What the The Virgin Suicides taught me about life & love

What the The Virgin Suicides taught me about life & love
The book that made me — In a new column, the world’s most exciting writers share the books that had the biggest influence on their life. This week, Megan Nolan reflects on the devastating power of Jeffrey Eugenides’ 1993 cult classic.

I have three memories of reading books which were notably, consciousness-alteringly age inappropriate. The first: aged nine, locking myself in the bathroom with the adult Roald Dahl book Switch Bitch, mind quite comprehensively blown at the nice Chocolate Factory man’s stories of sexual mayhem and humiliation. The second: reading American Psycho at 11, poring, aghast, over the gleefully gratuitous sadism. A description of Patrick Bateman electrocuting a woman’s breasts lodged statically in my brain – still now I’ll occasionally have nightmares about the sound of fat splattering on windows.

And then came the most important, the book which I obsessed over for years – drawing pictures, handwriting out passages, writing unsent letters to its author and characters – as I might have a pop band or film star. I was 12 when I came across a copy of The Virgin Suicides by Jeffrey Eugenides filed, I assume erroneously, in the Young Adult section of my local library. I’d never heard of it but admired its cover. I slipped it in with my Judy Blooms and took it home, where life changed forever.

The Virgin Suicides tells the story of the five Lisbon sisters, daughters of remote, strict parents in a Detroit suburb, all of whom will die by suicide. The book is narrated by the neighbourhood boys who loved them. The boys are individuals in the plot, but as narrators are an amorphous Greek chorus, specifics smoothed out by a unifying obsession with the girls.

The book’s sly black humour was largely lost on me when I was a child, but its sorrow – a pervasive sort of sadness which seemed to come and settle on your bones as you read – was not. It was as though all my feelings, firing off in a hundred directions, had needed one perfect focal point and found it in this story. I worshipped it as an object, with the same religious devotion that the boys cherish the ephemera they have collected of the girls they love. I slept with it under my pillow and memorised passages and read it over and over again for years. I was obsessed. And what I was obsessed with was the portrayal of a particular kind of obsession.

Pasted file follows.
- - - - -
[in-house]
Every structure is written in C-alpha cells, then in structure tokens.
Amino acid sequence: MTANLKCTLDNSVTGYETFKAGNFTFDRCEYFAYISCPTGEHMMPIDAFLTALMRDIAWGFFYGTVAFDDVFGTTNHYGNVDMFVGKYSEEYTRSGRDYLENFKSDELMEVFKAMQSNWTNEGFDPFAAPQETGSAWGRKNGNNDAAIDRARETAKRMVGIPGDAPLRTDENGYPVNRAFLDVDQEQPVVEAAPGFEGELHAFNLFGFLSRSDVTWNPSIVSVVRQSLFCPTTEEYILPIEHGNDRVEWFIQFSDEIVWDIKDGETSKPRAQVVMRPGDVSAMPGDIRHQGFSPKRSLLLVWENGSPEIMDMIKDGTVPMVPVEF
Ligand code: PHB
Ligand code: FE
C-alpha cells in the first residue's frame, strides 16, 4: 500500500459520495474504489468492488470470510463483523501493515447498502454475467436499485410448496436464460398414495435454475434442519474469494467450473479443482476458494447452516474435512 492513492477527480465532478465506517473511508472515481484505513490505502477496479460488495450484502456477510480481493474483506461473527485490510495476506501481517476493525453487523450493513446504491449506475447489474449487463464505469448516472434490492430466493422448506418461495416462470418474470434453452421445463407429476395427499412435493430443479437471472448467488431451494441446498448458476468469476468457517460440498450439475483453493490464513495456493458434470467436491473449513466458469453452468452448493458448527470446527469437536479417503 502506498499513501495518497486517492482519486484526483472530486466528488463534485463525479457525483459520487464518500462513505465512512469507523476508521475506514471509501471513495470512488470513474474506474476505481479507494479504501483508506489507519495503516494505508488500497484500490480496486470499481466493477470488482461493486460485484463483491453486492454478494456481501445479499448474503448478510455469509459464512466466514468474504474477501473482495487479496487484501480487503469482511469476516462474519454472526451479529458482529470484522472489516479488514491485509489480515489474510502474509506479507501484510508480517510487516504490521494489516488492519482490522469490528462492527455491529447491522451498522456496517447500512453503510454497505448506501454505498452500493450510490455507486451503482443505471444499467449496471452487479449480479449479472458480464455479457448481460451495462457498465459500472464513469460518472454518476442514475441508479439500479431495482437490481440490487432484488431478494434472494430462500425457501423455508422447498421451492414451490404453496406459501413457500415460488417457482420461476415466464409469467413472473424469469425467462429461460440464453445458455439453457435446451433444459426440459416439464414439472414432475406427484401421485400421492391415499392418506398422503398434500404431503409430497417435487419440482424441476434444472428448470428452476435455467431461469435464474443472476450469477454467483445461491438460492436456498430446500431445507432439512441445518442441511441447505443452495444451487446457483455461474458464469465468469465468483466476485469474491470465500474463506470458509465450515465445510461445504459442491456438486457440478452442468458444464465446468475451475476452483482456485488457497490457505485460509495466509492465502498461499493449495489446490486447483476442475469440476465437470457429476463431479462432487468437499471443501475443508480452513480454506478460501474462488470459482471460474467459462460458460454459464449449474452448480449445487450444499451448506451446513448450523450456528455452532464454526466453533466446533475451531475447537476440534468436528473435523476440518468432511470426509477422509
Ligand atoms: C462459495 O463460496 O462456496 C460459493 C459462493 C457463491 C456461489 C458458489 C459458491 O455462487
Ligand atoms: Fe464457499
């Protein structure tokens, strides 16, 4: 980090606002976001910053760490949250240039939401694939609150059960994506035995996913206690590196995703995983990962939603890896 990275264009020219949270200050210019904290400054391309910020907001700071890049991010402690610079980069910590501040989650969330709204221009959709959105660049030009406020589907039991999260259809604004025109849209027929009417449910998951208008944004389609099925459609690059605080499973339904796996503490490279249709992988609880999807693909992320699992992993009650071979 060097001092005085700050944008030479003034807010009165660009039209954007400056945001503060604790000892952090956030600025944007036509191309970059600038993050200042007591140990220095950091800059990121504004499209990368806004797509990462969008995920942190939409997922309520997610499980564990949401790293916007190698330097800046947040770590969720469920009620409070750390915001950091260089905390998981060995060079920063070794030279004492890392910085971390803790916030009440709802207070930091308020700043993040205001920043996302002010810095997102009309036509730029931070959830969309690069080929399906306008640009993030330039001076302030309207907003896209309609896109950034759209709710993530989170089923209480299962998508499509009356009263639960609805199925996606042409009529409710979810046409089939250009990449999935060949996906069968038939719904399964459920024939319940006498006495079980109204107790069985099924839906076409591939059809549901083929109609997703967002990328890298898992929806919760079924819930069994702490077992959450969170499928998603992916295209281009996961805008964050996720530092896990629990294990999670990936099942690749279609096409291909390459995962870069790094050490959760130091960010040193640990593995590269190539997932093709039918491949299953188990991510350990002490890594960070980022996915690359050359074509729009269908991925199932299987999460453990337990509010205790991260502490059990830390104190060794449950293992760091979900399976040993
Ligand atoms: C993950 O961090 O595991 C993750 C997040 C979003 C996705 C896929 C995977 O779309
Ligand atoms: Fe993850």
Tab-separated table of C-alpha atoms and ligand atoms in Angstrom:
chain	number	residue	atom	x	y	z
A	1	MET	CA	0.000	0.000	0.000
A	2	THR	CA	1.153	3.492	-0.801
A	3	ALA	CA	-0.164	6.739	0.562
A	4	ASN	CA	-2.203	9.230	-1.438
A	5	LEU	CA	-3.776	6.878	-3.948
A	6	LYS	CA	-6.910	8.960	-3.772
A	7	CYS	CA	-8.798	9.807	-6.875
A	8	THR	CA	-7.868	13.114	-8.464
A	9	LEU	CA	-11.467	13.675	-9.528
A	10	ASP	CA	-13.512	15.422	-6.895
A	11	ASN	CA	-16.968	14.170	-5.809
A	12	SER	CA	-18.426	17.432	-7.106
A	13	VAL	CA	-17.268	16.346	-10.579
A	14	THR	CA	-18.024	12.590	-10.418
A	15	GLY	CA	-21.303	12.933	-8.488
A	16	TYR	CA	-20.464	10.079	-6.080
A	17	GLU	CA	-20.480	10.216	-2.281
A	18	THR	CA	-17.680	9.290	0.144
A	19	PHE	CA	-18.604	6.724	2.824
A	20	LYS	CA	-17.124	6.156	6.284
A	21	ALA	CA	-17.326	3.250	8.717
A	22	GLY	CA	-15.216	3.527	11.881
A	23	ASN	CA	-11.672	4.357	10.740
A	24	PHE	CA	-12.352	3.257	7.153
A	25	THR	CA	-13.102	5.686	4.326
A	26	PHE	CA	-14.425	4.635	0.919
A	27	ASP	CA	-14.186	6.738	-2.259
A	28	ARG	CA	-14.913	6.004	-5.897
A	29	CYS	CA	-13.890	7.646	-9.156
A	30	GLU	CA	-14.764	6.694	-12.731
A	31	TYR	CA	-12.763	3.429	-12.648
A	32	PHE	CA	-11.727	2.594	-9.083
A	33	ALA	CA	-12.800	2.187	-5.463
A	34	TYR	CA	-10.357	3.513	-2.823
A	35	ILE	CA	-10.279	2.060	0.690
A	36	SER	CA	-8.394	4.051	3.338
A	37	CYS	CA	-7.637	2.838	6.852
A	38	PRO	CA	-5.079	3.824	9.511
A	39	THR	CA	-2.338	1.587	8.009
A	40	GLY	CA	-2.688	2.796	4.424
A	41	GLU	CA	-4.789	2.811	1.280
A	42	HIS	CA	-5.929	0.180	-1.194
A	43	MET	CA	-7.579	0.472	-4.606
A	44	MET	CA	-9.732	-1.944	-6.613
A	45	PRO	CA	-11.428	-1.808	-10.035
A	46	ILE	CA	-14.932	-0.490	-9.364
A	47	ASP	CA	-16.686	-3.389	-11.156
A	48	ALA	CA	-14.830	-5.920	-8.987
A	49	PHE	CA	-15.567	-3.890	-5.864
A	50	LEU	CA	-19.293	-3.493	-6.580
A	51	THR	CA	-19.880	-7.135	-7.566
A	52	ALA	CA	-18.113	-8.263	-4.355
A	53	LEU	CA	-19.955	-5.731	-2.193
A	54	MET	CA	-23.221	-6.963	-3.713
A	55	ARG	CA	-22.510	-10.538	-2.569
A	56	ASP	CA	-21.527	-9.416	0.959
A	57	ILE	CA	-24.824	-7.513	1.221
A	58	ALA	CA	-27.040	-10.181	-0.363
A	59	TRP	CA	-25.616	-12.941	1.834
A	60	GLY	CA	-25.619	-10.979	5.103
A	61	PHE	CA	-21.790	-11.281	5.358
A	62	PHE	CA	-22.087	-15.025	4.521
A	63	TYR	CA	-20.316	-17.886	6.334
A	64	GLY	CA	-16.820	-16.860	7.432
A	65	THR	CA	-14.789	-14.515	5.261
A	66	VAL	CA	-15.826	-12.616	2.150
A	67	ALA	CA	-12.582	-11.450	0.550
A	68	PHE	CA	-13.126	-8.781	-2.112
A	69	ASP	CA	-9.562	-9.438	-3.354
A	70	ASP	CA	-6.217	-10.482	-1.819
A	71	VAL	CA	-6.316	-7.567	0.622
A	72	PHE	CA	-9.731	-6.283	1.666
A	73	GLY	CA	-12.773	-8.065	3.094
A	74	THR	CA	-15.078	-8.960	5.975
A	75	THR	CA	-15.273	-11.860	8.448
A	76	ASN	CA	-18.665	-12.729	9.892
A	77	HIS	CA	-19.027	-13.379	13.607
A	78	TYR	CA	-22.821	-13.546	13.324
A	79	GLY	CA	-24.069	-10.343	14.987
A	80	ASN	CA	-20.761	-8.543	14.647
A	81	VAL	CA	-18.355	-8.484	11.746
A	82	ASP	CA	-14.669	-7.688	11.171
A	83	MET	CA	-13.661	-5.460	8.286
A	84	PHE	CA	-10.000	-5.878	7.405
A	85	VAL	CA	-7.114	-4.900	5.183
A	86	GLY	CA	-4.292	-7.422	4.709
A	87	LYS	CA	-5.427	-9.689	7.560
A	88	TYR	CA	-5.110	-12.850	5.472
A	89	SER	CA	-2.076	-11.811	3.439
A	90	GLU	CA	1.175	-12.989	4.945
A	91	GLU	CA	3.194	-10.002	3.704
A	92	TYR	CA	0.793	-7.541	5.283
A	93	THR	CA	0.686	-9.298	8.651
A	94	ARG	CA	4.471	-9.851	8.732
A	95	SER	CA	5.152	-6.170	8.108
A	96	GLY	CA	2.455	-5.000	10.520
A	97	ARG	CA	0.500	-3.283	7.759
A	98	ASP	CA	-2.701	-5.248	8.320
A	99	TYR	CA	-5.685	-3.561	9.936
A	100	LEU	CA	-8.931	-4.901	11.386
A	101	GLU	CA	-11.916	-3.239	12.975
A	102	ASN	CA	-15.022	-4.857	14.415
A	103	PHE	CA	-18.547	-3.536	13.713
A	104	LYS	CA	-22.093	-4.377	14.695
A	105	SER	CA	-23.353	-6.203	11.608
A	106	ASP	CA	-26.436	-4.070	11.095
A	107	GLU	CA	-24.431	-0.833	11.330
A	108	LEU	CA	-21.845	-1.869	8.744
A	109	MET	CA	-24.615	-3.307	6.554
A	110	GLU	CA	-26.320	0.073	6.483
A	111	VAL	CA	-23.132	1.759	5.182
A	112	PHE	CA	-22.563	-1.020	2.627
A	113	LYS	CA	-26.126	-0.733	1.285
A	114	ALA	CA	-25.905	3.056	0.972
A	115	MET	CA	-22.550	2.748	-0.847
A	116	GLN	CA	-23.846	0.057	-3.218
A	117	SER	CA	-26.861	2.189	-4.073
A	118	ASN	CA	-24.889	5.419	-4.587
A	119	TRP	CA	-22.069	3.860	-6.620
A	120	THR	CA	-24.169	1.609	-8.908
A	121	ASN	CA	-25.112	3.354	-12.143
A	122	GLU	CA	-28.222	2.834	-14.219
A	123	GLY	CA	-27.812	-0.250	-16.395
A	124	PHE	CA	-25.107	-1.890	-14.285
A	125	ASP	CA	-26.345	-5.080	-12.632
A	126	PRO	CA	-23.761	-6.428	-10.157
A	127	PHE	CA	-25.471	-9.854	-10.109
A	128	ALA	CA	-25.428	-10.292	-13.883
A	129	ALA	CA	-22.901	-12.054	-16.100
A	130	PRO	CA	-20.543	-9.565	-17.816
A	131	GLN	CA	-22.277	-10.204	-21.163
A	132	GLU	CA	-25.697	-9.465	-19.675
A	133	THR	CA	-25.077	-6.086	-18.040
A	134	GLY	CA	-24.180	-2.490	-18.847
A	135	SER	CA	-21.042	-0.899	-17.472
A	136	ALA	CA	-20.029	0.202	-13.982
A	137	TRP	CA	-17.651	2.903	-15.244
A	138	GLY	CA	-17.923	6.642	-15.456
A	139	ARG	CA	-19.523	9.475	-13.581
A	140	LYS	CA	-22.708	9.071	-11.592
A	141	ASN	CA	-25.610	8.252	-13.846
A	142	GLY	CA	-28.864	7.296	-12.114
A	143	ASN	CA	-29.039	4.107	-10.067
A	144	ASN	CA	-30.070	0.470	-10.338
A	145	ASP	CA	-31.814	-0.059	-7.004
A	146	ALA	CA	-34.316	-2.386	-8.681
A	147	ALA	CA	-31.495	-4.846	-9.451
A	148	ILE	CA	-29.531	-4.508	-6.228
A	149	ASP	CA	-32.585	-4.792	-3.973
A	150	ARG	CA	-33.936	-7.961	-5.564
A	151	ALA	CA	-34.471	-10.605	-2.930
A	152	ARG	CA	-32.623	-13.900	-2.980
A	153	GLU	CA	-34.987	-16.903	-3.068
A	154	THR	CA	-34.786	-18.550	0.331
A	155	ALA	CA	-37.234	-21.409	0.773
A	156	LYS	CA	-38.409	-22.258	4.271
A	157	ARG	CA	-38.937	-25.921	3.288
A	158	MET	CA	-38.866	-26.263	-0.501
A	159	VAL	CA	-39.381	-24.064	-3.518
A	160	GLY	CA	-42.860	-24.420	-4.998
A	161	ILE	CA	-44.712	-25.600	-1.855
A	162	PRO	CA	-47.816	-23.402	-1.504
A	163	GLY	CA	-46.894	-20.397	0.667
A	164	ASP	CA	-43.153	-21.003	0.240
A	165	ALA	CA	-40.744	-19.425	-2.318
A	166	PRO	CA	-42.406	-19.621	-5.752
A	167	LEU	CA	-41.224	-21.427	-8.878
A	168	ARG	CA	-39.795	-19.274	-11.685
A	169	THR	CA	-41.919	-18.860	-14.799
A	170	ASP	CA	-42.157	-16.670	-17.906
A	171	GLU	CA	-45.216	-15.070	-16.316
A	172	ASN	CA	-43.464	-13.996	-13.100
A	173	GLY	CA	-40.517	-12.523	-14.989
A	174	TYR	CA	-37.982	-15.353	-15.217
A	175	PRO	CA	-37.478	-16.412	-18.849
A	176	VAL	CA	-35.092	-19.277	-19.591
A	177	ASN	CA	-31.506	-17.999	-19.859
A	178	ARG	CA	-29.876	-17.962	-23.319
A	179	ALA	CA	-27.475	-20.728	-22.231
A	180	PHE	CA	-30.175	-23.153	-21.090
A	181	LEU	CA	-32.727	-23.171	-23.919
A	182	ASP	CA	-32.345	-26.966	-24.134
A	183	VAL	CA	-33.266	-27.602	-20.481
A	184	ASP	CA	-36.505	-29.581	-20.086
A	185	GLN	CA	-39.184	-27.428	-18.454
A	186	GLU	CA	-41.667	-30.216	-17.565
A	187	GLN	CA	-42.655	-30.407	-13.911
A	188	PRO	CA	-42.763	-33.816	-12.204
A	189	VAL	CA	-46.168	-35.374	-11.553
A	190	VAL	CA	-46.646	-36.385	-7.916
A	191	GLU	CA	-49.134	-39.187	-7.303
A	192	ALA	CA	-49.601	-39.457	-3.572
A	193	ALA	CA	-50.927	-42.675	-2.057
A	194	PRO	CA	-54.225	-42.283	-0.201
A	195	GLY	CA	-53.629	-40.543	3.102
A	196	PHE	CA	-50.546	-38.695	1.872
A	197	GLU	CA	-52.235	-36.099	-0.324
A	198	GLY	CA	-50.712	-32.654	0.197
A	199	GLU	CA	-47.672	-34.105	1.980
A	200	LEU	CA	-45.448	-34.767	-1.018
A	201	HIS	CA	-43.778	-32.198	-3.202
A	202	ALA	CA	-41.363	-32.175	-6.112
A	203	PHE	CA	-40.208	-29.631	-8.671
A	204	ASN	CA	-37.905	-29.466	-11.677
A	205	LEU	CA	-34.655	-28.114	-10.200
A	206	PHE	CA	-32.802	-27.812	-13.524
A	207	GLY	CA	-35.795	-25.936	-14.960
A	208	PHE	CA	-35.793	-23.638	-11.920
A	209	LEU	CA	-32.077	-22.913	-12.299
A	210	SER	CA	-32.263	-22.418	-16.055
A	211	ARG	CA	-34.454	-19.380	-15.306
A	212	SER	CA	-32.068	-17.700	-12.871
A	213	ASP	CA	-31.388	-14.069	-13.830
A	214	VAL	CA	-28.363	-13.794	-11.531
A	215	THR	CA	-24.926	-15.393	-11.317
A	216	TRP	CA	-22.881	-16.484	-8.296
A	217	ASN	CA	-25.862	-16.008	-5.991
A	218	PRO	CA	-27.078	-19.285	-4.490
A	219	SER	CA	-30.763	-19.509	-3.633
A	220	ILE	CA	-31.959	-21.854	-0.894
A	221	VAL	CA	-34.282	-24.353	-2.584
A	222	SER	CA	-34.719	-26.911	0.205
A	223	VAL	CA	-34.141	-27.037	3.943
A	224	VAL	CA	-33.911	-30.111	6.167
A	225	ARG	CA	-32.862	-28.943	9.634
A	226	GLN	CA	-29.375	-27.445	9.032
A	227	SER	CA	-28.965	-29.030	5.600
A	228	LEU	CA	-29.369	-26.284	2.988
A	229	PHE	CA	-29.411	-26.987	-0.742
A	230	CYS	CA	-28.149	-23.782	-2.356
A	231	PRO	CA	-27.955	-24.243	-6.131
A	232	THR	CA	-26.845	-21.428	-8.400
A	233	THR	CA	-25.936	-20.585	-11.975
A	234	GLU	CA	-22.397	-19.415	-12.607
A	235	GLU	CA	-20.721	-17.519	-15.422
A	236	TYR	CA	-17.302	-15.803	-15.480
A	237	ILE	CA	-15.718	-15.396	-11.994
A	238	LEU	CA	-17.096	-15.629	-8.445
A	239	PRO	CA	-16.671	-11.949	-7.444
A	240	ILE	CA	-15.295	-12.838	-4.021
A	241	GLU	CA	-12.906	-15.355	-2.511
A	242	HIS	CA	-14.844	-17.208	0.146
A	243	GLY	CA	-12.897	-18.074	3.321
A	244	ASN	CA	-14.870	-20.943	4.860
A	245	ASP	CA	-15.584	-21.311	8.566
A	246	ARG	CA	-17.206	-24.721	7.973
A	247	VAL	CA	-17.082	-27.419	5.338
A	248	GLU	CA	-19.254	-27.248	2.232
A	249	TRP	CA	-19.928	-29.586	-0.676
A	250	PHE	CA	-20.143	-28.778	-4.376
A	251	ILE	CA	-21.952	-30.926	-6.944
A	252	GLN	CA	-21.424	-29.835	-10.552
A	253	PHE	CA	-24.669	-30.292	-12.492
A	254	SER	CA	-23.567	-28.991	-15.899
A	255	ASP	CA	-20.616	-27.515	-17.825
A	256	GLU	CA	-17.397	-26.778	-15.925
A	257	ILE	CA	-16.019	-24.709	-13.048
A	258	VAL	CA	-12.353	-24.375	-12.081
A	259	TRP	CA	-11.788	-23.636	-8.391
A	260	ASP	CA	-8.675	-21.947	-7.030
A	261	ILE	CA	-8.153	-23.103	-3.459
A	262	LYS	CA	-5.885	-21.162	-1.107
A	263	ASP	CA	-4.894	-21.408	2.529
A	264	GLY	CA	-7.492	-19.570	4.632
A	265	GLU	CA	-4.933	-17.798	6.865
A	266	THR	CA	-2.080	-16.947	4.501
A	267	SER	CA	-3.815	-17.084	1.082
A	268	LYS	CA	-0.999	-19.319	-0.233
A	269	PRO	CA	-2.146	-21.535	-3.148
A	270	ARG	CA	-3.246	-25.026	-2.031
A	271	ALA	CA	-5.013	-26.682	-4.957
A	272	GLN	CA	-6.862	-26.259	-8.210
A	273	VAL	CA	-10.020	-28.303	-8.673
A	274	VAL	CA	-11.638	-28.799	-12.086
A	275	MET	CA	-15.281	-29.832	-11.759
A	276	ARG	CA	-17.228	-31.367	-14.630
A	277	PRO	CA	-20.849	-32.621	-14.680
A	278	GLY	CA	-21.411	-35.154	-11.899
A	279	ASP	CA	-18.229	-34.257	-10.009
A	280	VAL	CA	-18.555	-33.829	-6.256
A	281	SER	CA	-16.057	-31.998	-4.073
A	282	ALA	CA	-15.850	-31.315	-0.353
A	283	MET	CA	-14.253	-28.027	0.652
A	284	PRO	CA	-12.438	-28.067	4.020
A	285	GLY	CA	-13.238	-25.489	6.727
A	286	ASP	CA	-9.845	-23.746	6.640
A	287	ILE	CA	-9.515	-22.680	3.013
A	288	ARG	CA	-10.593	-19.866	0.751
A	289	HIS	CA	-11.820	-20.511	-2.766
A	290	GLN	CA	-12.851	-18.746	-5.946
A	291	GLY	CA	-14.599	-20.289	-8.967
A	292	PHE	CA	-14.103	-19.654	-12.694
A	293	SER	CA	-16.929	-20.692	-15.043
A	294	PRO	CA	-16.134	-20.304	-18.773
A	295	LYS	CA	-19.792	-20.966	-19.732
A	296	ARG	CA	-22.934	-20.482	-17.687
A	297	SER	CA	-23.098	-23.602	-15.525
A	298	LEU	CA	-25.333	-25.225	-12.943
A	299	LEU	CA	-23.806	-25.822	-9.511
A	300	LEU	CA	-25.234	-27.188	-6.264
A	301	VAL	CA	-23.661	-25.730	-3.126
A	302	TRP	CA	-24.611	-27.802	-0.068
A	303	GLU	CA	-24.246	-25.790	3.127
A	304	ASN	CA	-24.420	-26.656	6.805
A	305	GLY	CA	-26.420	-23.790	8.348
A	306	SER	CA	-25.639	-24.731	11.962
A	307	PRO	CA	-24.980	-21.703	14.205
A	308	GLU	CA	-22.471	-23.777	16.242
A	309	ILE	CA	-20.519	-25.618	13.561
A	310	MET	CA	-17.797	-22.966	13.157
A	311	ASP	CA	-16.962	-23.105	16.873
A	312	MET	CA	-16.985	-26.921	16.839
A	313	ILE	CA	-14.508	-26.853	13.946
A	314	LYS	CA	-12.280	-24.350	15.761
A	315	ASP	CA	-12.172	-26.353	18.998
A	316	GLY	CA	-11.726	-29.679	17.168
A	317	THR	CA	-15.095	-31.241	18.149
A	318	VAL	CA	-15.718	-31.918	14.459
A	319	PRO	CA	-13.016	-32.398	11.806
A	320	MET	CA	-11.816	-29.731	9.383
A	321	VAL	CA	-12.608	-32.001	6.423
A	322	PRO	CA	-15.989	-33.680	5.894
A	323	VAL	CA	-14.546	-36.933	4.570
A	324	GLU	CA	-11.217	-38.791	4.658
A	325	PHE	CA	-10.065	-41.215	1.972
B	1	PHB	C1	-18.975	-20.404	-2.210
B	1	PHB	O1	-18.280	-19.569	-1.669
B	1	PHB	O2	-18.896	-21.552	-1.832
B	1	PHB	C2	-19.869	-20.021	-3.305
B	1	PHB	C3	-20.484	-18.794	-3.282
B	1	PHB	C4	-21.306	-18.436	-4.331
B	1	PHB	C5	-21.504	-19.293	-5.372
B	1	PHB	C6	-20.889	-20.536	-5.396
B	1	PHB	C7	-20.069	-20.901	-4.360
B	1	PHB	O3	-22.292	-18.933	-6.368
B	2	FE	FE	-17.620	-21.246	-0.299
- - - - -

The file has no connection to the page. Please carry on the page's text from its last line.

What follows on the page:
Looking back at it now, I think The Virgin Suicides was the first time I had seen a representation of adolescent love and pain which was not intended to be cute, or funny, or stupid. It was a serious book, and took the unbearable yearning it recounted seriously. The boys in the book had not forgotten the girls, or learned to scoff at their own ardour. They narrate as adults, still lost in the fog of their unmet longing. They didn’t get over it, time didn’t heal all wounds, and this was a comfort to me.

Already, at 12, I had had an all-consuming crush on an older boy who was barely aware I was alive. I filled journals with my thoughts and feelings about him. I can still feel the precision of the pain now, despite the hindsight adult observation that I barely knew him at all. I wrote rhapsodic essays about the allure of his soft white neck beneath the Cobain-esque flannel and cardigans, recorded every word he ever said to me, cut out a part of my T-shirt he had once inadvertently touched and pasted it to my wall as an obscure shrine.

Between now and then much has changed, but that I centre romantic love in my life has not. Throughout my adolescence and early 20s, I freely indulged myself in obsession, possessiveness, idolisation. I stopped believing in God when I was a child. I learned that we all die. What else is there to do?